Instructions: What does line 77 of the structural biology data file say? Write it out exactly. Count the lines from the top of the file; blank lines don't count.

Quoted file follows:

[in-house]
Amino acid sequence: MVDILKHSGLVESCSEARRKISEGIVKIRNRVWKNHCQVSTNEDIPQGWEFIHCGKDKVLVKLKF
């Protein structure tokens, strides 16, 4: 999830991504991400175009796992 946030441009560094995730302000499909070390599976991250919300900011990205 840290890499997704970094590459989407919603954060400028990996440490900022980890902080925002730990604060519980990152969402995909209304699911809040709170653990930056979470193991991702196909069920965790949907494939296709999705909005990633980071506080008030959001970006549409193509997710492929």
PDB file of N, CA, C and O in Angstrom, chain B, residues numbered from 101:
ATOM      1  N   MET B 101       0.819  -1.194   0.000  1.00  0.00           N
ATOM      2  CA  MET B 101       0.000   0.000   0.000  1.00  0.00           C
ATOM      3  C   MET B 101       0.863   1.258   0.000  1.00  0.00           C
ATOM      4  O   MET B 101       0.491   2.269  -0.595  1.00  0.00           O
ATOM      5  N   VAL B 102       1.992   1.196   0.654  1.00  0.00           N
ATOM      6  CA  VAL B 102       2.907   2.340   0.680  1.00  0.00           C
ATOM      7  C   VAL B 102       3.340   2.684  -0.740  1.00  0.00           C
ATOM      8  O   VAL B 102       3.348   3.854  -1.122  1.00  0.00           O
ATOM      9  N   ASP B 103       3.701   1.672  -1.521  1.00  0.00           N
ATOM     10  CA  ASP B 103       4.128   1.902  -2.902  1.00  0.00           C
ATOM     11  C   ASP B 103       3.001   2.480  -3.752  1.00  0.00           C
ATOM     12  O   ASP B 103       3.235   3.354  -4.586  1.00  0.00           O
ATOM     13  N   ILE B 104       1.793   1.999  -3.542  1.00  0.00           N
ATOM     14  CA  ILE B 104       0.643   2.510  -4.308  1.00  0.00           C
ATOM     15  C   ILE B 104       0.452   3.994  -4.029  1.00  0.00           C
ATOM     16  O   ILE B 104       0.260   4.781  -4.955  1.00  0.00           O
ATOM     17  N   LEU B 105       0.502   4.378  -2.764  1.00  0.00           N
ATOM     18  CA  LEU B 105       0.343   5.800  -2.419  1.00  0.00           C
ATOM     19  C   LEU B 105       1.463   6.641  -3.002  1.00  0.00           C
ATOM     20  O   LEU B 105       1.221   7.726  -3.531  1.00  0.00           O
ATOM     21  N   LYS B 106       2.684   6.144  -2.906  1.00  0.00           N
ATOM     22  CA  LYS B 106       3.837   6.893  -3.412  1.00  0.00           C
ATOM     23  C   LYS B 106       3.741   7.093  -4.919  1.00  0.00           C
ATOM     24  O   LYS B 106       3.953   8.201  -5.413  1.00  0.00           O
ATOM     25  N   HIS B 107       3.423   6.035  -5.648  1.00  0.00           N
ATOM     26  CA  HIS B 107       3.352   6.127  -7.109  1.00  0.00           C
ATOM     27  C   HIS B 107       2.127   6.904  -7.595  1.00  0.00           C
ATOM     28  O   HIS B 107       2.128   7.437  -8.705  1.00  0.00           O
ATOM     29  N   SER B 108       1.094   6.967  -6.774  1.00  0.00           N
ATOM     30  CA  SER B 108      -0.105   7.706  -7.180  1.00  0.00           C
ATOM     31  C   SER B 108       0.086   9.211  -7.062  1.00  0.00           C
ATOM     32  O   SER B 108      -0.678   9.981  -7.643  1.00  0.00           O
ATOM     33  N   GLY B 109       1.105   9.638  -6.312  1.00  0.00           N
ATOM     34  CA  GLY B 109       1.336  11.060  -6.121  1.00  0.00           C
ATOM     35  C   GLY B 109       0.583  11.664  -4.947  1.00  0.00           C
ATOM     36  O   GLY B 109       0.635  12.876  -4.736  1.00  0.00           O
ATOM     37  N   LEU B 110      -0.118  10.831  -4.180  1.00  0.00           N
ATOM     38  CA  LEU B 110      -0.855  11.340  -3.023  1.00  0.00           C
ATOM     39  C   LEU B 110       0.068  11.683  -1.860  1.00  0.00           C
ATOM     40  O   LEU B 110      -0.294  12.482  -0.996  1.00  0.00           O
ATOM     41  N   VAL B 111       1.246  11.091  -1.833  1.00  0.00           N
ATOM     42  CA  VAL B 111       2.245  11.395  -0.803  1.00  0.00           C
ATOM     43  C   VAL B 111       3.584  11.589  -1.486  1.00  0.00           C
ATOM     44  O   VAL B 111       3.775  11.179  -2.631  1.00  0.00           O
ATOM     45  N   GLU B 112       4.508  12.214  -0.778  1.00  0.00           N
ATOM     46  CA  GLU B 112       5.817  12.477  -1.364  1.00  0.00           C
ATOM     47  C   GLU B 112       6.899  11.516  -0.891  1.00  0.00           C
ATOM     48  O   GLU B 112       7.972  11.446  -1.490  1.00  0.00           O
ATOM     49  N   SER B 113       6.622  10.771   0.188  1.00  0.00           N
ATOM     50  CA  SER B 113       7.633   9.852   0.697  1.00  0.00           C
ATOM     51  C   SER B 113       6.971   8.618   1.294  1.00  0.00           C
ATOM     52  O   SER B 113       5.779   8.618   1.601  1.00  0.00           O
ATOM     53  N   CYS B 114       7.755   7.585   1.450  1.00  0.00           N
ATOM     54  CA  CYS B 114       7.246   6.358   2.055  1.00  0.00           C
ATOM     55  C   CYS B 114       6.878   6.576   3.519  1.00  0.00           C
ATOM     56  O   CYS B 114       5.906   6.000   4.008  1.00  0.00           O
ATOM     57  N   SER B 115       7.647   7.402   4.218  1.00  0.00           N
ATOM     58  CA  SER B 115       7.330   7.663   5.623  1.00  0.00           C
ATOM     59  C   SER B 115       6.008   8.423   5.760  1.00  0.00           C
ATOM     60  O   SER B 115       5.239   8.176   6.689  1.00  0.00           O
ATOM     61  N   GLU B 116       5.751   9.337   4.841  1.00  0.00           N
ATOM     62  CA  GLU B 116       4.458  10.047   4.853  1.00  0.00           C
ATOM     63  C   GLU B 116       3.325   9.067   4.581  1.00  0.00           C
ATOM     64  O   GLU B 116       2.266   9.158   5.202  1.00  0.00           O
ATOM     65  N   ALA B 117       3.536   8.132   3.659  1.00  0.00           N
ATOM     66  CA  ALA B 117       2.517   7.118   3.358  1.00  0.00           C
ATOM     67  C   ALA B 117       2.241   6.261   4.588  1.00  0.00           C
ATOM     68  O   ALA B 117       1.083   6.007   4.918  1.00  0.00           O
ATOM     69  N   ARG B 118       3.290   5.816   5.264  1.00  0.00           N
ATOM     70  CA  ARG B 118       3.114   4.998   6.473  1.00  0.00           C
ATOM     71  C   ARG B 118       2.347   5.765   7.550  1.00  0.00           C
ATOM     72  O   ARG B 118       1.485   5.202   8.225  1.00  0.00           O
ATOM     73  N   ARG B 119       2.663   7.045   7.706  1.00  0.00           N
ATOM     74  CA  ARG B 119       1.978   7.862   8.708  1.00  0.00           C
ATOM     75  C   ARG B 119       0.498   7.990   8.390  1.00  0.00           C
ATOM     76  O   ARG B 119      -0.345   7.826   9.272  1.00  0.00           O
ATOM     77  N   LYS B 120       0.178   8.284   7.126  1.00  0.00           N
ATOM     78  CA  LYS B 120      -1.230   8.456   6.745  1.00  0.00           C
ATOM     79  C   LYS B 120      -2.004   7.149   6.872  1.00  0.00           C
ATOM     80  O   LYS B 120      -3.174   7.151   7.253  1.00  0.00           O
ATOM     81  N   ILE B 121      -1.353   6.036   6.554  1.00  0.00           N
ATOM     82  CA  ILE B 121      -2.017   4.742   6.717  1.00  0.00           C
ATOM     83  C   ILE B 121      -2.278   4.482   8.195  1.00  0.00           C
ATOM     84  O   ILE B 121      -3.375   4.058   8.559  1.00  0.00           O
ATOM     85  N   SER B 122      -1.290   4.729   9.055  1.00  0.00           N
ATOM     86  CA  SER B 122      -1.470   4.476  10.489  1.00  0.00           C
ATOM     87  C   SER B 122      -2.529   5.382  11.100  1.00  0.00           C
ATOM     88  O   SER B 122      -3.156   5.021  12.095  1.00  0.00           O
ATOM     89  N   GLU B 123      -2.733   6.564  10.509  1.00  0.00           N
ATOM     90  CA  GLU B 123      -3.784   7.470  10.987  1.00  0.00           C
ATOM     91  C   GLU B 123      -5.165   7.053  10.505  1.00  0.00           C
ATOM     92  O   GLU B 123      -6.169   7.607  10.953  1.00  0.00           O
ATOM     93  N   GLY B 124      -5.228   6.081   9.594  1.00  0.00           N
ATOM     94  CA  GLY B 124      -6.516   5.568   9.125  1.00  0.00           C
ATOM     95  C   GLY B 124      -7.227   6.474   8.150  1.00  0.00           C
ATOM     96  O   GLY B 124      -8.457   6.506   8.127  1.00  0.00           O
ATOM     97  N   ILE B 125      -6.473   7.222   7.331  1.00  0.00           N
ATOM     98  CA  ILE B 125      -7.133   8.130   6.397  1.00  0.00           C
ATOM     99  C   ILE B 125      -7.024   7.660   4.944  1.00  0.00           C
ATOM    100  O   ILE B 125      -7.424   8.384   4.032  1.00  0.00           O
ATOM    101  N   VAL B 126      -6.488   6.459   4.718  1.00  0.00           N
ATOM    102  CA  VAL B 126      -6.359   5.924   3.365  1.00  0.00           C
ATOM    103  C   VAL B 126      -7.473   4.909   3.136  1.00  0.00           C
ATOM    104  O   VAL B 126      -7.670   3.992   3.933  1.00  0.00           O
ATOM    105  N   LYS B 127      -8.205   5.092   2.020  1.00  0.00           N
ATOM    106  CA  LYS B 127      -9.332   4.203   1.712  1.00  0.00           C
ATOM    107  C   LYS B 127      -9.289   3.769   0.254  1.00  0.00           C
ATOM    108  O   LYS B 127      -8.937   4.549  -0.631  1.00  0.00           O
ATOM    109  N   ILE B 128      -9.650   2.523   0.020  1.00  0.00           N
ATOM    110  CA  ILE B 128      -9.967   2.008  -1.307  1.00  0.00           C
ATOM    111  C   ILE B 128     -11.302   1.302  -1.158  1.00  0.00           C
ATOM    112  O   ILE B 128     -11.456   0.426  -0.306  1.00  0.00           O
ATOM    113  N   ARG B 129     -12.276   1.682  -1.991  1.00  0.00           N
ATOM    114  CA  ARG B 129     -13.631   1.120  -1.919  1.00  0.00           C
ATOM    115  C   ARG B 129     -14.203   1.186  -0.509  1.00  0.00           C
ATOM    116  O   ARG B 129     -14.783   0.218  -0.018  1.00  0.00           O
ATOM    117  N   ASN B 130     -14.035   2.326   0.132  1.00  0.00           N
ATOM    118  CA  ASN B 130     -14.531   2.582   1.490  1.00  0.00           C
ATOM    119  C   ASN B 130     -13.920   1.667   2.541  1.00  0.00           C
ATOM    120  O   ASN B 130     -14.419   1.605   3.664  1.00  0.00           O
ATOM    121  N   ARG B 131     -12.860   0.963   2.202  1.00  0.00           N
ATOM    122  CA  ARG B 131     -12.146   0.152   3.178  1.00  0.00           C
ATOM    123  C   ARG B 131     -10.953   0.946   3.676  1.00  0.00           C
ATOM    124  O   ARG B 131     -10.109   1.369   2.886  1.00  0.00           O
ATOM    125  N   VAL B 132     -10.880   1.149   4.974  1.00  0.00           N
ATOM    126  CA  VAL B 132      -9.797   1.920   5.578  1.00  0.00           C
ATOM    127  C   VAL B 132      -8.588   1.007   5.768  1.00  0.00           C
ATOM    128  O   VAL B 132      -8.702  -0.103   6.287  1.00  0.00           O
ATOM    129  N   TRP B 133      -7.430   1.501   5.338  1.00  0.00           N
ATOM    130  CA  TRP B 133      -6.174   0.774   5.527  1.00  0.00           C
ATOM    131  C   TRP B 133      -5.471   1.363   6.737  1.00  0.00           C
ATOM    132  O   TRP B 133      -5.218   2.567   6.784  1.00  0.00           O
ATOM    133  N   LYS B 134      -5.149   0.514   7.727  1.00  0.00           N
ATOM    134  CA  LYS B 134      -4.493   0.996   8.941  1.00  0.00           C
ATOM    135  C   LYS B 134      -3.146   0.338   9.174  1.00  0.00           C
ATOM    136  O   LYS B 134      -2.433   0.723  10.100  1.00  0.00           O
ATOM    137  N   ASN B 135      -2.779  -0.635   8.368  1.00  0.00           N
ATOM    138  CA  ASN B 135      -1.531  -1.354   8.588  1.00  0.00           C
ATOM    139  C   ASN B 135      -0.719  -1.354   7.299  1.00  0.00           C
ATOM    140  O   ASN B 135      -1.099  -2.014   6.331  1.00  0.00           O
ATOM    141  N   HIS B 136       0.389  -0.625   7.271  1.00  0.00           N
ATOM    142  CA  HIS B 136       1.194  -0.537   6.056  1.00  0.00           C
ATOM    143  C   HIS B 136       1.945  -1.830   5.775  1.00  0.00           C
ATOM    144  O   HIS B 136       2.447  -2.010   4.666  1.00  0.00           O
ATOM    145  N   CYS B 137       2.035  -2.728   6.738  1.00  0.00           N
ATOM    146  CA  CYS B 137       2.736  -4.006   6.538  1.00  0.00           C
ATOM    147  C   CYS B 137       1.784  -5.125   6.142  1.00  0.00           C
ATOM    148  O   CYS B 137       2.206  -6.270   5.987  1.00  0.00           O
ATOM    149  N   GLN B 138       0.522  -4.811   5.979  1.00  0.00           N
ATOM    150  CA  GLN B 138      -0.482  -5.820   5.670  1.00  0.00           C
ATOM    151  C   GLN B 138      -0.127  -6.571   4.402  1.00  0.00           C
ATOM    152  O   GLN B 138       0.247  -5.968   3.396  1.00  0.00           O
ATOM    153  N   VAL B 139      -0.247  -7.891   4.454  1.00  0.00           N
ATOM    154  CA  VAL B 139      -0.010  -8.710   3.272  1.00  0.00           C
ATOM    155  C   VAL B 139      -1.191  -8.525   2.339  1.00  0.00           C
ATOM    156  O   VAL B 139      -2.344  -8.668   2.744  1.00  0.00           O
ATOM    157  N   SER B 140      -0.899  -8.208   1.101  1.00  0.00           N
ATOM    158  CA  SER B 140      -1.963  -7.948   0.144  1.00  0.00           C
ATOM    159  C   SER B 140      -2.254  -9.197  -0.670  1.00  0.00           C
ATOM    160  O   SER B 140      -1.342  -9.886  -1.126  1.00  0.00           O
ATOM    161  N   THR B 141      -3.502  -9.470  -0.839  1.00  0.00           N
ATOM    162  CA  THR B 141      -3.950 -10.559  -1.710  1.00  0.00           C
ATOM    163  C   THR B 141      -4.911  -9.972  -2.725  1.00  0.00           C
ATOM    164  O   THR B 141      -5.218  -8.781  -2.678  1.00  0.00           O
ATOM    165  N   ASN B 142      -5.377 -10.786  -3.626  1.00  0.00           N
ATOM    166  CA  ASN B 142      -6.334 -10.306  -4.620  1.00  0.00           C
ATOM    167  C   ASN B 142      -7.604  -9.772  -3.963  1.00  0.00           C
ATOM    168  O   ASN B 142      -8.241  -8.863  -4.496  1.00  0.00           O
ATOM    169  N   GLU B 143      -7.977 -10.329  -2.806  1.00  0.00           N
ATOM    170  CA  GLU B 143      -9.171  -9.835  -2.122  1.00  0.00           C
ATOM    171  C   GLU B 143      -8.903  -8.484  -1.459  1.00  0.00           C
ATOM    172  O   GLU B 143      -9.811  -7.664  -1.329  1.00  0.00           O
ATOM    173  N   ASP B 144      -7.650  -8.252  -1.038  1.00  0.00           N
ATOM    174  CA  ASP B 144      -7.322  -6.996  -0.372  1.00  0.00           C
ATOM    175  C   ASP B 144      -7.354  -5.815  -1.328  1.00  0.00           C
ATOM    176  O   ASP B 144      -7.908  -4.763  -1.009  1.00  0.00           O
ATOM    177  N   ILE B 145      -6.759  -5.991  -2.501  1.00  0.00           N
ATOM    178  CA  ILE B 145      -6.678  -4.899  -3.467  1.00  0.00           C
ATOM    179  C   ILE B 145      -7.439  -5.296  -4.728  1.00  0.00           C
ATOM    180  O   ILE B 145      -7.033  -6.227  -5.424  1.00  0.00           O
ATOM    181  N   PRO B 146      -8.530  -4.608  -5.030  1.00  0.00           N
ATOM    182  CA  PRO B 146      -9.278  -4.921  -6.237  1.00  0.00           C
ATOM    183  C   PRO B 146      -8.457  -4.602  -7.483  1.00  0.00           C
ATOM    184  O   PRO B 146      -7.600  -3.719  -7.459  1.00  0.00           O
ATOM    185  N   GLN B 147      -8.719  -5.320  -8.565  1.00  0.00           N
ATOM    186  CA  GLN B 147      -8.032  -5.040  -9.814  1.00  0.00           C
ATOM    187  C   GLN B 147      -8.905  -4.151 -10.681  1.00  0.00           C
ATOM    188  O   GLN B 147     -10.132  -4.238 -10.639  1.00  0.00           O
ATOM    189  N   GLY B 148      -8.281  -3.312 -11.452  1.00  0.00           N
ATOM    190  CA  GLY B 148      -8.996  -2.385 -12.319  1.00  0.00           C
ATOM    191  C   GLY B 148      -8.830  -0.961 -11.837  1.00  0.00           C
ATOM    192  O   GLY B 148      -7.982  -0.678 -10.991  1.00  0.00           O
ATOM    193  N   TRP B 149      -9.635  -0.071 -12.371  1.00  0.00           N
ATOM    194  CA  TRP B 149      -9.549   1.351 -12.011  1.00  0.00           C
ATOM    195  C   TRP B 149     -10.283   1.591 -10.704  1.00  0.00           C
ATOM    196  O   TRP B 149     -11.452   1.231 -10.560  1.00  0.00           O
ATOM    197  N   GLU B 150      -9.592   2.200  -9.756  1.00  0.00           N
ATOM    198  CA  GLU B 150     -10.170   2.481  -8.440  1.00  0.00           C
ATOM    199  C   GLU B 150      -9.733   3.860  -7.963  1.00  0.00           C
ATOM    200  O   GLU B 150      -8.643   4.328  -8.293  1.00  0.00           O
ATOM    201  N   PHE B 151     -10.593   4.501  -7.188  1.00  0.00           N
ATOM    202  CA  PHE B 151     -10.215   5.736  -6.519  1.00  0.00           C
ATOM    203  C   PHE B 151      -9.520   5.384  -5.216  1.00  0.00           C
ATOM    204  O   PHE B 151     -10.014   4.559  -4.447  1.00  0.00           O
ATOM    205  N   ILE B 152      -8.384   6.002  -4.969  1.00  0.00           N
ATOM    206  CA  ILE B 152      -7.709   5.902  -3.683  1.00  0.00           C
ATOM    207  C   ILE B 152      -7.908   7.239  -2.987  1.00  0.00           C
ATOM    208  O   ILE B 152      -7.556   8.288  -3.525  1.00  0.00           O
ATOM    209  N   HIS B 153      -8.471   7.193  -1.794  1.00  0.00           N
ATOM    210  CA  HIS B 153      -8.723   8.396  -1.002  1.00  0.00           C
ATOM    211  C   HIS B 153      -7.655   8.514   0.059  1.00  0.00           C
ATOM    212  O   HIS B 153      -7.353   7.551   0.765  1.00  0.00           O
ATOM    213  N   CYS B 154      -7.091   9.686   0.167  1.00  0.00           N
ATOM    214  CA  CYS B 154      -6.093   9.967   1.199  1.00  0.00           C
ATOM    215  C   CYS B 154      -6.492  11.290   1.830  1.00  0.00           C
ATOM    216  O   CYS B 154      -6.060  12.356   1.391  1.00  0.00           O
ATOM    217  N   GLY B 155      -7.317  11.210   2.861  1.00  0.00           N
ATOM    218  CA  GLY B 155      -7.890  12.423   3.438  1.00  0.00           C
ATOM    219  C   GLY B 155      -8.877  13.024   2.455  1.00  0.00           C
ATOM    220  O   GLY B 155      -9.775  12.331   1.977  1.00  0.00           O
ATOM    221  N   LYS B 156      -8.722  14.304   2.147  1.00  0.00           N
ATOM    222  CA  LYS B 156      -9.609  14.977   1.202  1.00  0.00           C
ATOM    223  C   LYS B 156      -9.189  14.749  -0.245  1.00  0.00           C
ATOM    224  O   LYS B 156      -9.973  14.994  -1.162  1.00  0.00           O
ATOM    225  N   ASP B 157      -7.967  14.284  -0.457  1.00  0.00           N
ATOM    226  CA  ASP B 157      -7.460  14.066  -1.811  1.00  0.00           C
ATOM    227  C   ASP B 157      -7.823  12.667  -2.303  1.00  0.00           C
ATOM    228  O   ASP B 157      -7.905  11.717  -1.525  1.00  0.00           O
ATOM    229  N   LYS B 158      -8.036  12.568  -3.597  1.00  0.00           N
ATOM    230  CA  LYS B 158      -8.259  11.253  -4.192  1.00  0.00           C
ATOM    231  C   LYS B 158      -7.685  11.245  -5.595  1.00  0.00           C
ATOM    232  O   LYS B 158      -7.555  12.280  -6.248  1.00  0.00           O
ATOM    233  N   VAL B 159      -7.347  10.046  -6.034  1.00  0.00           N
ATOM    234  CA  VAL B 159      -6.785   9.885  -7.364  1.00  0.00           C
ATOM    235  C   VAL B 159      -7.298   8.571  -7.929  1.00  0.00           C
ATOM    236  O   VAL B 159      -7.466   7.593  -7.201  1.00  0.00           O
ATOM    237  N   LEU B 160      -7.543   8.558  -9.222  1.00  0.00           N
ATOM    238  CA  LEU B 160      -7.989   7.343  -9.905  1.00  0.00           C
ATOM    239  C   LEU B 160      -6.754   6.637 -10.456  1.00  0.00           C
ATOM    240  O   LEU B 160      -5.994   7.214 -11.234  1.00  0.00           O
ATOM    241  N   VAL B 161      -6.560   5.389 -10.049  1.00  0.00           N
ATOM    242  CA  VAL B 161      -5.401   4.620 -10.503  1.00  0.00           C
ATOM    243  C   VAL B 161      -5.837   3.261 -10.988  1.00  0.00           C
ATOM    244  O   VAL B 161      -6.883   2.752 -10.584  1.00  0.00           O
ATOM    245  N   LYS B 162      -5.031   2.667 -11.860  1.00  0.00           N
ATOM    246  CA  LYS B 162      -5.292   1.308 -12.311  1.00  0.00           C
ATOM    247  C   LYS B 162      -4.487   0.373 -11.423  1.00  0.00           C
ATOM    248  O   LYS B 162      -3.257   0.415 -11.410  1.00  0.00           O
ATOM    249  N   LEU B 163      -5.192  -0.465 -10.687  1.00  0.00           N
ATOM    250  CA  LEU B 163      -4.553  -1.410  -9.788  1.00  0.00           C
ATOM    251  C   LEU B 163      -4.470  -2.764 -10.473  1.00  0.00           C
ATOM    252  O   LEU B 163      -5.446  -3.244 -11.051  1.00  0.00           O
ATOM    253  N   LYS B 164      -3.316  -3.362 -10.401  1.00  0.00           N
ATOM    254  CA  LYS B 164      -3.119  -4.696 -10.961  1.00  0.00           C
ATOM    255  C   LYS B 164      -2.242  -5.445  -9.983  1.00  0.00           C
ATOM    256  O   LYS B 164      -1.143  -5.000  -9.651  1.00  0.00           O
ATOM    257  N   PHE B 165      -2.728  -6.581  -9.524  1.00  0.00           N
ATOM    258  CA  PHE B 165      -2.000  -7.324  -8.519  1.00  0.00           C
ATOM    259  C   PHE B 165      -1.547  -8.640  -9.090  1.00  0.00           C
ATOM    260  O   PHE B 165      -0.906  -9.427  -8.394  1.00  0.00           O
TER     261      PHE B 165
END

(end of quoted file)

ATOM     73  N   ARG B 119       2.663   7.045   7.706  1.00  0.00           N